Manage your single customer risk

by Ashvini on July 5, 2012

in Entrepreneurship

For many entrepreneurs, working especially with a business rather than a consumer( serving other businesses), being dependent on a single customer is often a big risk.

Starting a business has always been a risky proposition and customer’s fickleness often adds to that uncertainty. If you are an owner of such a business, you know how much a loss of prime customer can impact your overall bottom line. Large customers may change business policies from time to time and drop a few vendors. On the other side, these vendors face tremendous difficulties because of this.

Though it is important to devote your best resource to important customer(s), depending solely on them raises following risks

  1. Loss of revenue
  2. High cost of unproductive employees
  3. Bankruptcy in extreme cases.

Like all risks it has to be managed and here a few tips to do that.

#Make sure that you are not stuck to narrow range of business

There is a fine line between too much specialization and making yourself redundant. Keep your business flexible and train your employees on new skills to offset the risk.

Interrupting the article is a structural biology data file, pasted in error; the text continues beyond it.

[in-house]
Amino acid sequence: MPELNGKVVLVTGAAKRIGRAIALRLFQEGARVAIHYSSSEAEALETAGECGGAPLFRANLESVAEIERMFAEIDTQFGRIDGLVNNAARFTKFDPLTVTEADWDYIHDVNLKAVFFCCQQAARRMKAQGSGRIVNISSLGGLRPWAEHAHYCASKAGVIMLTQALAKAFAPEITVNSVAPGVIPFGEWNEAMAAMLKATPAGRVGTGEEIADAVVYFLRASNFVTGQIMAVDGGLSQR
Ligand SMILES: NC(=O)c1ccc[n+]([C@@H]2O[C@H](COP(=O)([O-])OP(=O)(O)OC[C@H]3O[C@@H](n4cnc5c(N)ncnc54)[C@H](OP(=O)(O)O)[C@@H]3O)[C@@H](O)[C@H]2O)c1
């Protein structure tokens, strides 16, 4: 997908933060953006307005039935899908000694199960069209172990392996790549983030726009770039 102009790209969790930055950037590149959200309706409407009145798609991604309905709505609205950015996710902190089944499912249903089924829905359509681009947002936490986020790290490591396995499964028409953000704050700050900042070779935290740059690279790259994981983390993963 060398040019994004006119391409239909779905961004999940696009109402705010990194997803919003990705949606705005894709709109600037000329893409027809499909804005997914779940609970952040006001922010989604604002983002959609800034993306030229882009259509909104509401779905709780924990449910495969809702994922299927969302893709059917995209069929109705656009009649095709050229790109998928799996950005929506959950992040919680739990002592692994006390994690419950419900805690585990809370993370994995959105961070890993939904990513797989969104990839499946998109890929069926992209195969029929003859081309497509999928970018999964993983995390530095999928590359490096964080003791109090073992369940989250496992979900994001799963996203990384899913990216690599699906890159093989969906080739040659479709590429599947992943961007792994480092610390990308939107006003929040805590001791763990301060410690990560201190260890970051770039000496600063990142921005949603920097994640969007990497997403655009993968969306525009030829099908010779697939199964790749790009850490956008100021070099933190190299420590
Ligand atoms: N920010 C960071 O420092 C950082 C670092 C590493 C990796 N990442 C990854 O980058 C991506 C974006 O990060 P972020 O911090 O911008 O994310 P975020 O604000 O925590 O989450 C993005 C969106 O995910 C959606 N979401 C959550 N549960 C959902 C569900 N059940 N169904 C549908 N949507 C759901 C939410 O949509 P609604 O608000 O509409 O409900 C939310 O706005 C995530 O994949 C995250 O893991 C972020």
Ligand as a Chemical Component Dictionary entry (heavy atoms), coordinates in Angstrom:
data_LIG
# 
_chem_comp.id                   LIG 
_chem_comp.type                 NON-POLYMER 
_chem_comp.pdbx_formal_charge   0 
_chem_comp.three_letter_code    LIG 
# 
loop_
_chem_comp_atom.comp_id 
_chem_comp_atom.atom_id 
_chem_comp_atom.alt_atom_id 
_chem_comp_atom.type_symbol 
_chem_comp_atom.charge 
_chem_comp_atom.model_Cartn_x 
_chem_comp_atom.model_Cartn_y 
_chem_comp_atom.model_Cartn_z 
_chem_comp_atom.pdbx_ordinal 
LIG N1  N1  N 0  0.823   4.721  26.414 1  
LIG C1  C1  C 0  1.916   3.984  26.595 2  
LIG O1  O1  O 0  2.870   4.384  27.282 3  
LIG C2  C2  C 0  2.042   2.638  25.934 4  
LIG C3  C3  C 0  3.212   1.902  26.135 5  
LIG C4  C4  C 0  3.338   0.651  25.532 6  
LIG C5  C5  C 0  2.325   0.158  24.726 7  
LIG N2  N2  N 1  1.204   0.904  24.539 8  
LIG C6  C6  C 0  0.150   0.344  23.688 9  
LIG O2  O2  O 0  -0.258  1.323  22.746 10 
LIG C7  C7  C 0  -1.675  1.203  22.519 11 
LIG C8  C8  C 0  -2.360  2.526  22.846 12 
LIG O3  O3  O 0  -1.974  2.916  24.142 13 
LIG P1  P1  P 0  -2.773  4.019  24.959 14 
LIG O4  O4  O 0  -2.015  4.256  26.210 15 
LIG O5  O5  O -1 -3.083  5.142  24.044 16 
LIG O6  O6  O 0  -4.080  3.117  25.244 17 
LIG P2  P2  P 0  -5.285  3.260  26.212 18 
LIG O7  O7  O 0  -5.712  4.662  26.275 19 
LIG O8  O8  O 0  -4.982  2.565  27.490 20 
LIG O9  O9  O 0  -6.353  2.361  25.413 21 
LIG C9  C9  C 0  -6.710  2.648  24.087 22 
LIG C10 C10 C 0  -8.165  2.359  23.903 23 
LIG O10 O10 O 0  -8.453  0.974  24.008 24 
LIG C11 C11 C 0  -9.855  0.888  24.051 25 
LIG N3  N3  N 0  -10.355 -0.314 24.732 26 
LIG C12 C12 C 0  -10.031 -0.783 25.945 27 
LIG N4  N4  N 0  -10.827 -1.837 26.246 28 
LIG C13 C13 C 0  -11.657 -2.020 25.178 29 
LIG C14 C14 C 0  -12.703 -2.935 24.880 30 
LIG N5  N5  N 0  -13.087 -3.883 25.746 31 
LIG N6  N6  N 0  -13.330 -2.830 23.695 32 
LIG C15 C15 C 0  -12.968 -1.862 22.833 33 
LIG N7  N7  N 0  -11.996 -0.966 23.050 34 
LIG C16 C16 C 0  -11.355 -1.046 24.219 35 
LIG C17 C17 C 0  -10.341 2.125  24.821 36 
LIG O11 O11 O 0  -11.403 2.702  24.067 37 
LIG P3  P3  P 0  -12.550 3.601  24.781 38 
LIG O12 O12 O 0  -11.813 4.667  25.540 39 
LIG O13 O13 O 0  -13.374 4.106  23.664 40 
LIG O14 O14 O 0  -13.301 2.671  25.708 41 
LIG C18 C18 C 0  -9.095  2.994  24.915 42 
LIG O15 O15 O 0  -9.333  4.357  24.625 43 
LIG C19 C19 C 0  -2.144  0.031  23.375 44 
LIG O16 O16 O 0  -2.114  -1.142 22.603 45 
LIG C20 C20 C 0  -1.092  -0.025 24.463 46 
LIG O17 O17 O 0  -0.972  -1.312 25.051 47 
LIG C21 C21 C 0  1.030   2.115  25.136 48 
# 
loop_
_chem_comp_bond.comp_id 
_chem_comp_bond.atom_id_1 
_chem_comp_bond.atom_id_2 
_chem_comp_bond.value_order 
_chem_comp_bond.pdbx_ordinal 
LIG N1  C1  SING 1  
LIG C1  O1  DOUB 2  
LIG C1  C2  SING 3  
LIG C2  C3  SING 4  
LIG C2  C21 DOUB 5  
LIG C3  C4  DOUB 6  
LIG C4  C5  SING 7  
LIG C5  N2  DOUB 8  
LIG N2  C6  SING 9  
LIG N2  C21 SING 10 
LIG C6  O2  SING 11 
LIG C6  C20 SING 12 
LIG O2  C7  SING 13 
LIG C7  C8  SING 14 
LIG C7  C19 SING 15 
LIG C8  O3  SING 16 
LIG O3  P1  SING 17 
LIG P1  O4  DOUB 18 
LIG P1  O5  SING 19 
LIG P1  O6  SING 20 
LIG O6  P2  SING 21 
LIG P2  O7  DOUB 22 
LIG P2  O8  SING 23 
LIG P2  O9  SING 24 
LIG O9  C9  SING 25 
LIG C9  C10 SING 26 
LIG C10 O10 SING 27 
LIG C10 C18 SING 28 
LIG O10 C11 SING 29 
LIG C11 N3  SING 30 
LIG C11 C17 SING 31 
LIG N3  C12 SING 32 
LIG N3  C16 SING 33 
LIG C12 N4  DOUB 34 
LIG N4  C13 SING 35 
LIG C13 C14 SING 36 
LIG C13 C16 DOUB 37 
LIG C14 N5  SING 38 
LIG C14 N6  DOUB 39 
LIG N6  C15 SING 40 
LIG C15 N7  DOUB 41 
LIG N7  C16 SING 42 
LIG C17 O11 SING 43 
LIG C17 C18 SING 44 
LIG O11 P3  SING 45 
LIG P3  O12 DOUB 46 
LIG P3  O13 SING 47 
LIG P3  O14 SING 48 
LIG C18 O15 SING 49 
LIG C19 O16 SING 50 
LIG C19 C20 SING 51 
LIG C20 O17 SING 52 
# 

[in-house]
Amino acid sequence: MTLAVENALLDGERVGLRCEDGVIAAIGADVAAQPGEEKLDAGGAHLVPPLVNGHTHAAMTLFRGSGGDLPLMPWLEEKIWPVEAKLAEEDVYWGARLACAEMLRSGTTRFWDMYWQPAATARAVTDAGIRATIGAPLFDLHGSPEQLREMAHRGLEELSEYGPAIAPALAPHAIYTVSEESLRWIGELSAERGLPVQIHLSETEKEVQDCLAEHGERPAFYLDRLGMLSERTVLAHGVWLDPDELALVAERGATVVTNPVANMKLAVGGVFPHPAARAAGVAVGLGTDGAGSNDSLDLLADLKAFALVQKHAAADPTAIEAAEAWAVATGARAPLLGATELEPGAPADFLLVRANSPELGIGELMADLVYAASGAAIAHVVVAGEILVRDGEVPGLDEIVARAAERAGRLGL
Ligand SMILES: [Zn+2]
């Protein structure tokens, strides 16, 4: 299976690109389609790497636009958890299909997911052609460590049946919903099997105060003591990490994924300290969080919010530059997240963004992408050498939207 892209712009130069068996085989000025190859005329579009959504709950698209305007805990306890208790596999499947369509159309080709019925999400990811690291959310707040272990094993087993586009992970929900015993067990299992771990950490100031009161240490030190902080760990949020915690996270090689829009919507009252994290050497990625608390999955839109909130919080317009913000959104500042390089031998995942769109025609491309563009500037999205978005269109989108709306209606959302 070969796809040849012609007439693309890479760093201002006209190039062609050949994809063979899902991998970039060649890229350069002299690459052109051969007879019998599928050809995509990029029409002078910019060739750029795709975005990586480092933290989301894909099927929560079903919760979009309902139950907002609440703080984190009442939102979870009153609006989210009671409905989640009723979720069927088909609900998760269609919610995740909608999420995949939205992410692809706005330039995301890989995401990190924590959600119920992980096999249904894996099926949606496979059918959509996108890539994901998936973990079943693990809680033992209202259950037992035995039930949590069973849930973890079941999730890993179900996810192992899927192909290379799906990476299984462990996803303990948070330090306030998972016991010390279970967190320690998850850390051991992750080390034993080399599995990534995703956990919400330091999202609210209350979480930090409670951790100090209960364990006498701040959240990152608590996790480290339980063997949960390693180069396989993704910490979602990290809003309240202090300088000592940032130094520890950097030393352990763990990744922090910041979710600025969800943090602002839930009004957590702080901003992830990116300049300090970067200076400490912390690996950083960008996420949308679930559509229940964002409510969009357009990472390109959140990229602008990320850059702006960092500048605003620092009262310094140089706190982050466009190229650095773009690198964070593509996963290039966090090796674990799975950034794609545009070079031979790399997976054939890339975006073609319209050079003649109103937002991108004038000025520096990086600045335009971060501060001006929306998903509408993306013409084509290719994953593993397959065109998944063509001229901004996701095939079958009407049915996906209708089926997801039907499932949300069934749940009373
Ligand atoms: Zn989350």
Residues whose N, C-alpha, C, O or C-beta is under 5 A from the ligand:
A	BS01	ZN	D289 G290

#Start talking about money as soon as possible

If you are working for a loss initially because you want show your customer proof of your capability, please remember it cannot last long. Get back on negotiating table about payments as soon as possible.

#Manage your in-house cost

You cannot obviously reduce salaries of employees much and the other mandatory costs such as electricity bills are here to stay. Keeping a check on unnecessary cost is thus essential to survival

#Continuously provide value to your customer

Provide higher standard of work, additional value, great documentation etc. Big businesses often drop one project to start another. If you have been doing great work , you will obviously figure in their minds.

#Invest your earnings

Plough your earnings back into business for example to find new business, develop new skills or better marketing

#Keep an eye on your cash flow

Determine how long you could go on, if you lose your main customer. Take steps to improve the cash flow.

#Do not hesitate to ask for references

Using these references makes it easier for you to get “toe in the door” to other customer projects. Also collect all the communication from customer where it indicated any kind of cost savings, value addition or any improvement that happened because of your employees participation.

#Most important: Empower your employees

Allow them to take important decisions and manage customers. They are the ones who have the highest impact on customer.

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